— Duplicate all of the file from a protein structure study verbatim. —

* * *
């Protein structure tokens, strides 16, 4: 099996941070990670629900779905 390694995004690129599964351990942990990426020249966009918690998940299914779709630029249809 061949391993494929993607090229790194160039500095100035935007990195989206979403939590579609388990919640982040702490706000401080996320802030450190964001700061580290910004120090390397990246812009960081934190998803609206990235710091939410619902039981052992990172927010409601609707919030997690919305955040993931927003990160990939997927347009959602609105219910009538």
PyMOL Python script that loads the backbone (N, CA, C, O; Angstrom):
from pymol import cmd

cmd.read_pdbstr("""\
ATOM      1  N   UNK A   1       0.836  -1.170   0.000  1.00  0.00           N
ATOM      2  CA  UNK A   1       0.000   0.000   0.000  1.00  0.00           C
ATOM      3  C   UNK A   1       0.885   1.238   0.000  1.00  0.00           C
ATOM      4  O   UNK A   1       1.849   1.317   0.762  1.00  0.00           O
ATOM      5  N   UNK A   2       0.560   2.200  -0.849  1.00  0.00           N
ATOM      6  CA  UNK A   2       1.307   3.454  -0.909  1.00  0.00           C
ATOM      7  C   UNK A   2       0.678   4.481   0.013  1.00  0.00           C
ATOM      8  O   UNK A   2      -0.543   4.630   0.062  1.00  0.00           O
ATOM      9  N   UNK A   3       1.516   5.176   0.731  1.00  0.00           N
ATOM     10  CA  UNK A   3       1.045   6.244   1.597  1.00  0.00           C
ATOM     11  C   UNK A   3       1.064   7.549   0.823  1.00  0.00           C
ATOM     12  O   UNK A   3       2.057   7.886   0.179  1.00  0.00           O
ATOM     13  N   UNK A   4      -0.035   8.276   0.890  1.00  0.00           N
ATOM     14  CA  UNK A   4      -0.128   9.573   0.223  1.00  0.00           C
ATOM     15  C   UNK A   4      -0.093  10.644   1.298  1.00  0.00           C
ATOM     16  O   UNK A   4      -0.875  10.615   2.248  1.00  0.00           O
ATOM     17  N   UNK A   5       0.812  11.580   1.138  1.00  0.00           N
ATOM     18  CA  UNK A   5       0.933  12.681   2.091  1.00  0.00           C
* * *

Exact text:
């Protein structure tokens, strides 16, 4: 099996941070990670629900779905 390694995004690129599964351990942990990426020249966009918690998940299914779709630029249809 061949391993494929993607090229790194160039500095100035935007990195989206979403939590579609388990919640982040702490706000401080996320802030450190964001700061580290910004120090390397990246812009960081934190998803609206990235710091939410619902039981052992990172927010409601609707919030997690919305955040993931927003990160990939997927347009959602609105219910009538």
PyMOL Python script that loads the backbone (N, CA, C, O; Angstrom):
from pymol import cmd

cmd.read_pdbstr("""\
ATOM      1  N   UNK A   1       0.836  -1.170   0.000  1.00  0.00           N
ATOM      2  CA  UNK A   1       0.000   0.000   0.000  1.00  0.00           C
ATOM      3  C   UNK A   1       0.885   1.238   0.000  1.00  0.00           C
ATOM      4  O   UNK A   1       1.849   1.317   0.762  1.00  0.00           O
ATOM      5  N   UNK A   2       0.560   2.200  -0.849  1.00  0.00           N
ATOM      6  CA  UNK A   2       1.307   3.454  -0.909  1.00  0.00           C
ATOM      7  C   UNK A   2       0.678   4.481   0.013  1.00  0.00           C
ATOM      8  O   UNK A   2      -0.543   4.630   0.062  1.00  0.00           O
ATOM      9  N   UNK A   3       1.516   5.176   0.731  1.00  0.00           N
ATOM     10  CA  UNK A   3       1.045   6.244   1.597  1.00  0.00           C
ATOM     11  C   UNK A   3       1.064   7.549   0.823  1.00  0.00           C
ATOM     12  O   UNK A   3       2.057   7.886   0.179  1.00  0.00           O
ATOM     13  N   UNK A   4      -0.035   8.276   0.890  1.00  0.00           N
ATOM     14  CA  UNK A   4      -0.128   9.573   0.223  1.00  0.00           C
ATOM     15  C   UNK A   4      -0.093  10.644   1.298  1.00  0.00           C
ATOM     16  O   UNK A   4      -0.875  10.615   2.248  1.00  0.00           O
ATOM     17  N   UNK A   5       0.812  11.580   1.138  1.00  0.00           N
ATOM     18  CA  UNK A   5       0.933  12.681   2.091  1.00  0.00           C